In Which I Become One of Them

new yorker

I was one of those kids. The kind who read everything. Books. Magazines. Newspapers. The sides of cereal boxes. I was always reading. Pretty much, I am still that way. I may not know what some of the ingredients in my canned soup are, but by golly, I read them.

I grew up in Richmond, Virginia. My hometown papers were the Richmond Times-Dispatch and the Richmond News-Leader.  My family got them both. Our coffee table had Time magazine, Southern Living and Reader’s Digest.  A pretty conservative batch, all of them, and they shaped, as much as my parents, my politics.

Publications like the New York Times and The New Yorker were, to quote my father, “Big city, effete, snobbish, liberal” publications. (I am pretty sure he stole the line from Spiro Agnew, for those of us who have lived ancient history,.). As a kid, I wasn’t sure what effete meant, but the way he said it told me I didn’t want to be one. And that emphasis on the word liberal, made me absolutely sure, ABSOLUTELY sure that I didn’t want to be one of those. It was almost as bad as being a Yankee.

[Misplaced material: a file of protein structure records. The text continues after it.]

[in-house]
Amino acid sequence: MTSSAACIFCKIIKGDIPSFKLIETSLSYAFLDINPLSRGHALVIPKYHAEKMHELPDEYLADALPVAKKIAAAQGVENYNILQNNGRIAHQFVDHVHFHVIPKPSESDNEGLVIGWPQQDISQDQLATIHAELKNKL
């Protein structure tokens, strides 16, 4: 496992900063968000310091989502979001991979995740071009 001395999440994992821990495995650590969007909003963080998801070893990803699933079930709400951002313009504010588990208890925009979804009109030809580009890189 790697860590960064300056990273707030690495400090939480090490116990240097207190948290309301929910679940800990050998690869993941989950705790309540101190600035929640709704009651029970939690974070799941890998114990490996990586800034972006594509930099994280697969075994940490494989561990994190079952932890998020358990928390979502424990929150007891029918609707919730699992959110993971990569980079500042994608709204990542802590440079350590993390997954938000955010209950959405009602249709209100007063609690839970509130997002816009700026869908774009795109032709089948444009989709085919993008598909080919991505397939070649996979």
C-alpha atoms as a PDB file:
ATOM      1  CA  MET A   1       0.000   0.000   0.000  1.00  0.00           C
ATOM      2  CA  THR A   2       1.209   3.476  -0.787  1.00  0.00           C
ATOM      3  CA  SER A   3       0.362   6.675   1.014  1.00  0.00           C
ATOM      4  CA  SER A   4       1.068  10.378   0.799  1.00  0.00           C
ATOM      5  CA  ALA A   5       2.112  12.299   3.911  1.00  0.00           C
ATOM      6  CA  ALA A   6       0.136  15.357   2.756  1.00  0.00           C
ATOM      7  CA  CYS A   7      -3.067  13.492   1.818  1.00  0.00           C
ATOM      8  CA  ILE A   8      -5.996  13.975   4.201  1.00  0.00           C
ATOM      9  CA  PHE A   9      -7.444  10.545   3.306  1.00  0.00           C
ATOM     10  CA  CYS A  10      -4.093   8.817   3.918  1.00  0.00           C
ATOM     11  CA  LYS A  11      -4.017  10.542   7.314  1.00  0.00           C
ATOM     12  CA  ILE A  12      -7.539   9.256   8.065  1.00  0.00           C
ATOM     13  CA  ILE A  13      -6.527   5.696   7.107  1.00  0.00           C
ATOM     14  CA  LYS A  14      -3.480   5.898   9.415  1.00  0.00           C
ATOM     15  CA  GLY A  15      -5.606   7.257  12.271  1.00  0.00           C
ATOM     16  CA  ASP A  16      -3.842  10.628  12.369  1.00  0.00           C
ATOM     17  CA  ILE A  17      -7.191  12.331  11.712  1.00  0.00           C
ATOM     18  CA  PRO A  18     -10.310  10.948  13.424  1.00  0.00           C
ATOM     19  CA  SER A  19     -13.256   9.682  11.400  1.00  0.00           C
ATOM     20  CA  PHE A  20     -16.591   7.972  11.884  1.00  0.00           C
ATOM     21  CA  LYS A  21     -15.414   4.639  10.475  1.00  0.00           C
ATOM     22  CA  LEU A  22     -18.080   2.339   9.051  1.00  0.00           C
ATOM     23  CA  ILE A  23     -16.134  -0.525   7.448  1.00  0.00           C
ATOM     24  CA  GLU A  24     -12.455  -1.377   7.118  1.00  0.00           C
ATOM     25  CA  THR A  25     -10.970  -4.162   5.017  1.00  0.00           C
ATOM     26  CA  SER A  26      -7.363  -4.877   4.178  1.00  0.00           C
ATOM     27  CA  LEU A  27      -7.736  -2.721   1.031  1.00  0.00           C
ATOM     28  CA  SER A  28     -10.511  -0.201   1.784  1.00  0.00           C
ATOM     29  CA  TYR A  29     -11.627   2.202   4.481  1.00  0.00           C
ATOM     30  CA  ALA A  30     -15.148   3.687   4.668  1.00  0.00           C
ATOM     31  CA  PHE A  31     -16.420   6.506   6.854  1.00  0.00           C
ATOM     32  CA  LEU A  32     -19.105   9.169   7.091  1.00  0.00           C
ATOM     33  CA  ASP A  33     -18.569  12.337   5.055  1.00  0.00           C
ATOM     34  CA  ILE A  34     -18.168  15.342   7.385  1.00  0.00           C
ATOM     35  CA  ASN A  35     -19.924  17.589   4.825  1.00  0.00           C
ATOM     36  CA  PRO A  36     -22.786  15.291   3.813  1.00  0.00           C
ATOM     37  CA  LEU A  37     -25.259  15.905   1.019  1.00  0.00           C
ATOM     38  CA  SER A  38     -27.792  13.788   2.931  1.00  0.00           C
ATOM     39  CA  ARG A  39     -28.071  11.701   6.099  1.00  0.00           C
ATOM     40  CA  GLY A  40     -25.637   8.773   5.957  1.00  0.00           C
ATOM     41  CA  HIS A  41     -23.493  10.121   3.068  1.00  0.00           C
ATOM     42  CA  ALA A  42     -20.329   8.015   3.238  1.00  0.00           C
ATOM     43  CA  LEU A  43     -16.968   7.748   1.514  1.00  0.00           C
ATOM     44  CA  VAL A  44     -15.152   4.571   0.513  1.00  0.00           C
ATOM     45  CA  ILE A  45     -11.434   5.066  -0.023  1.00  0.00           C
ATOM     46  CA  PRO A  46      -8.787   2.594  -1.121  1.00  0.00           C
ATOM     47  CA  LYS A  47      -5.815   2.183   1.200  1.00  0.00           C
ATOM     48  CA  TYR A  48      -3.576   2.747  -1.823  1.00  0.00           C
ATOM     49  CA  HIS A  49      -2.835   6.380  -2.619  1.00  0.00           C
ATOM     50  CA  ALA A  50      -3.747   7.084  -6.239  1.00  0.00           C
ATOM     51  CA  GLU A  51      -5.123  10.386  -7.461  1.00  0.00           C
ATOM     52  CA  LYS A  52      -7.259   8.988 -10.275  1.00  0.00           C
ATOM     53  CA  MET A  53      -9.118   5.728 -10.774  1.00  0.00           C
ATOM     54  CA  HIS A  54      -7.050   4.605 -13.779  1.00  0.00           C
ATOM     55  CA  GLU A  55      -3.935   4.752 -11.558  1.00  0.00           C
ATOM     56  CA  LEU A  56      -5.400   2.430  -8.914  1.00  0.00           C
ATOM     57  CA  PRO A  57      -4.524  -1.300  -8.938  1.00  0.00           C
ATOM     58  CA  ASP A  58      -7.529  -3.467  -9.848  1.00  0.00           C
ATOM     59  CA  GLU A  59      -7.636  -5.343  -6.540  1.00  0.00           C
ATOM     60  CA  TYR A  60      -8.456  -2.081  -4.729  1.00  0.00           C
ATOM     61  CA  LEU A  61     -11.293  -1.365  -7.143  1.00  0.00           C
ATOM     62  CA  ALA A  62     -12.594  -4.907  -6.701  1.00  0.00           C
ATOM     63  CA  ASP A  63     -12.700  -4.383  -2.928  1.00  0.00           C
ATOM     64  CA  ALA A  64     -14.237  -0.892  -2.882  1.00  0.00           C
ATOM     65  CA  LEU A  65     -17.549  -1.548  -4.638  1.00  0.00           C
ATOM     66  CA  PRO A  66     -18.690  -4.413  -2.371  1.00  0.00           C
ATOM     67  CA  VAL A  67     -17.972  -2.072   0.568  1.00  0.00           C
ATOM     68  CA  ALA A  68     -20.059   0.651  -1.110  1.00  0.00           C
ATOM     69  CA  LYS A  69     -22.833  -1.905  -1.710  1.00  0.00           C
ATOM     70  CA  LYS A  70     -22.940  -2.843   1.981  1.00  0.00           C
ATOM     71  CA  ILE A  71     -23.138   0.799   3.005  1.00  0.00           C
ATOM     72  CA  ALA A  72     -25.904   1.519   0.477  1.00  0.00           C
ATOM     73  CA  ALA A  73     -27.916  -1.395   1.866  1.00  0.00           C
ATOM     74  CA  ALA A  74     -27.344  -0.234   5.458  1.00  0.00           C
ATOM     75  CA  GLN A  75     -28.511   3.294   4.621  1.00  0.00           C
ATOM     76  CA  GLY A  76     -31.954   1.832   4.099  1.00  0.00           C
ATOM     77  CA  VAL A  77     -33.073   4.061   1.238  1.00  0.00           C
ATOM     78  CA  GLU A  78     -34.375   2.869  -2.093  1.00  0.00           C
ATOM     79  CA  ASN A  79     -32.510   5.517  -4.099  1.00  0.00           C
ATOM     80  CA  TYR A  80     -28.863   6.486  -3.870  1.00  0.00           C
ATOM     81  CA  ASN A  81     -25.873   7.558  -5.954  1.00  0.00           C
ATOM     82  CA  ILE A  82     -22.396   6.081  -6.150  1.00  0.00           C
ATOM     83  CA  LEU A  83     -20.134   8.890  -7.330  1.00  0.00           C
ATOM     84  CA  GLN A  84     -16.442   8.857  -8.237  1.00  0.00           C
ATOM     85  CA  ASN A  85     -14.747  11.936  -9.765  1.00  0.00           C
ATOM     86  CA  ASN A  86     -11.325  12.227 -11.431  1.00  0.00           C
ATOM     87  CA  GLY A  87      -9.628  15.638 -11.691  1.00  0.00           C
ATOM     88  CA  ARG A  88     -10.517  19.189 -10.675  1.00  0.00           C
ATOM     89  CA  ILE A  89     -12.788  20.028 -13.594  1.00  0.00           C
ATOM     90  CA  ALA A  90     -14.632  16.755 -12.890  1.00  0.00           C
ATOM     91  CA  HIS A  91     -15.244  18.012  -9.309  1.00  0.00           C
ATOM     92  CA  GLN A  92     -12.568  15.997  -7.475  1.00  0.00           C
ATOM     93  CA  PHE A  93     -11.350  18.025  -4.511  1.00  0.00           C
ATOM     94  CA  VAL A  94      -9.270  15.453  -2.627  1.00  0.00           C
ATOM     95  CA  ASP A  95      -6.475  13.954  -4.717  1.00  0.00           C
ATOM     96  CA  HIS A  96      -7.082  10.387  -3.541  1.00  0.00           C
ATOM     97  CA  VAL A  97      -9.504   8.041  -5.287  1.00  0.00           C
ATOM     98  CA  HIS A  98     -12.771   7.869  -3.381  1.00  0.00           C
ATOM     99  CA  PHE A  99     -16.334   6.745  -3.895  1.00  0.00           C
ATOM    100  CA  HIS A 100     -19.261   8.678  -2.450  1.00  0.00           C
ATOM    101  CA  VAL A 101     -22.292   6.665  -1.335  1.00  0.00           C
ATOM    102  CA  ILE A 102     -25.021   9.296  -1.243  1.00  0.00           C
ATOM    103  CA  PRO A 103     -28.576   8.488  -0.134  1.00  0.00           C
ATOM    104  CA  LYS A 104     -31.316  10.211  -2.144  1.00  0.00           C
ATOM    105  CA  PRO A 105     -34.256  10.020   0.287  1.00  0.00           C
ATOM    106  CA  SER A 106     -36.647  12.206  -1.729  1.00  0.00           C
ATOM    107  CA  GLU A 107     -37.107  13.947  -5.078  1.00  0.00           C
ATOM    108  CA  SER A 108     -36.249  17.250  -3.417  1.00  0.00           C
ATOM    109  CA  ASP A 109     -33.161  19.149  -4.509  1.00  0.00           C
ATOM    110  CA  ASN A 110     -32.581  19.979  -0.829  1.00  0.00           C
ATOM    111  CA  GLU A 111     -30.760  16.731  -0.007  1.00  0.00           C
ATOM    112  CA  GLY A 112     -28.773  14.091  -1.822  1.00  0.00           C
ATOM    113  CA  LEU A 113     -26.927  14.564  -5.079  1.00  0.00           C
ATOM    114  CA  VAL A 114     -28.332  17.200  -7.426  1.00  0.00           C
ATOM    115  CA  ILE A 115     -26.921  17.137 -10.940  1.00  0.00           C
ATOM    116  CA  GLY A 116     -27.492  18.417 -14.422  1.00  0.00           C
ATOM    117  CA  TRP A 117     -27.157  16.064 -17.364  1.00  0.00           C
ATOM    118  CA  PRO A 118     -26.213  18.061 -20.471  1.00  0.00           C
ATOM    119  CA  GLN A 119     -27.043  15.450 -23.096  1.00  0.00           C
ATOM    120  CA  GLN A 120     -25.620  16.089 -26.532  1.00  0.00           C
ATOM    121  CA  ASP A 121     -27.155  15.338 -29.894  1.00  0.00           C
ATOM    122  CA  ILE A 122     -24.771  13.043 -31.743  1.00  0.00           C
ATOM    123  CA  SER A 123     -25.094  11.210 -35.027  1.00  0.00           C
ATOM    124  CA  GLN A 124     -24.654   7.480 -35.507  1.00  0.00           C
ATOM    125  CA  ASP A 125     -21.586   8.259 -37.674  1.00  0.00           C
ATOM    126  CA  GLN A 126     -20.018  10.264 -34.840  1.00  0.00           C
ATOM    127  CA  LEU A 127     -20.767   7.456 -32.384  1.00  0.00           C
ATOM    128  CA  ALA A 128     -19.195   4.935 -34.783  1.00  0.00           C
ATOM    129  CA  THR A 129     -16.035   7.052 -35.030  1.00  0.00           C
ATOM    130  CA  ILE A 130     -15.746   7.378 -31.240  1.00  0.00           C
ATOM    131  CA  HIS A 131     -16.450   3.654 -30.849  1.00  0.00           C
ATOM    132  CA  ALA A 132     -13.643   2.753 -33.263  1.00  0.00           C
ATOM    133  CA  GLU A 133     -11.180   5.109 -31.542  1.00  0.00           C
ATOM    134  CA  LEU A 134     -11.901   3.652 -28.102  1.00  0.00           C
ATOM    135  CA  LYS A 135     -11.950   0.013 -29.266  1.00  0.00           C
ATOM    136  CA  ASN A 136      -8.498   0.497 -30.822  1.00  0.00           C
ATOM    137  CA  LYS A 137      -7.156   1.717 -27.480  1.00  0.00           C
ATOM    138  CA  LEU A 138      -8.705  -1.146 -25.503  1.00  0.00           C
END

My dad had a thing against Yankees. The entire kit and caboodle of them folks that lived above the Mason Dixon line, not the team. Yankees were the embodiment of all that was wrong with the world. Rude. Unfriendly. and liberal. 

The odd thing is that he liked individual people from the North East. We discovered a set of cousins from New York when I was fifteen, and they became my family’s favorite cousins. I dated a young woman in college from New Jersey, and my parents liked her a lot. But my dad could not help reminding them that they were Yankees. And I think he always suspected they were liberals. “They probably read the New Yorker.” he would say.  He disliked the Yankee race. He loved the individual people  (There’s another essay in that, I think.)

We had a family friend that read the New Yorker. I am sure that in my father’s mind, she was suspect, despite being a born and bred Virginian. Once a month or so, she would drop off the past month’s issues.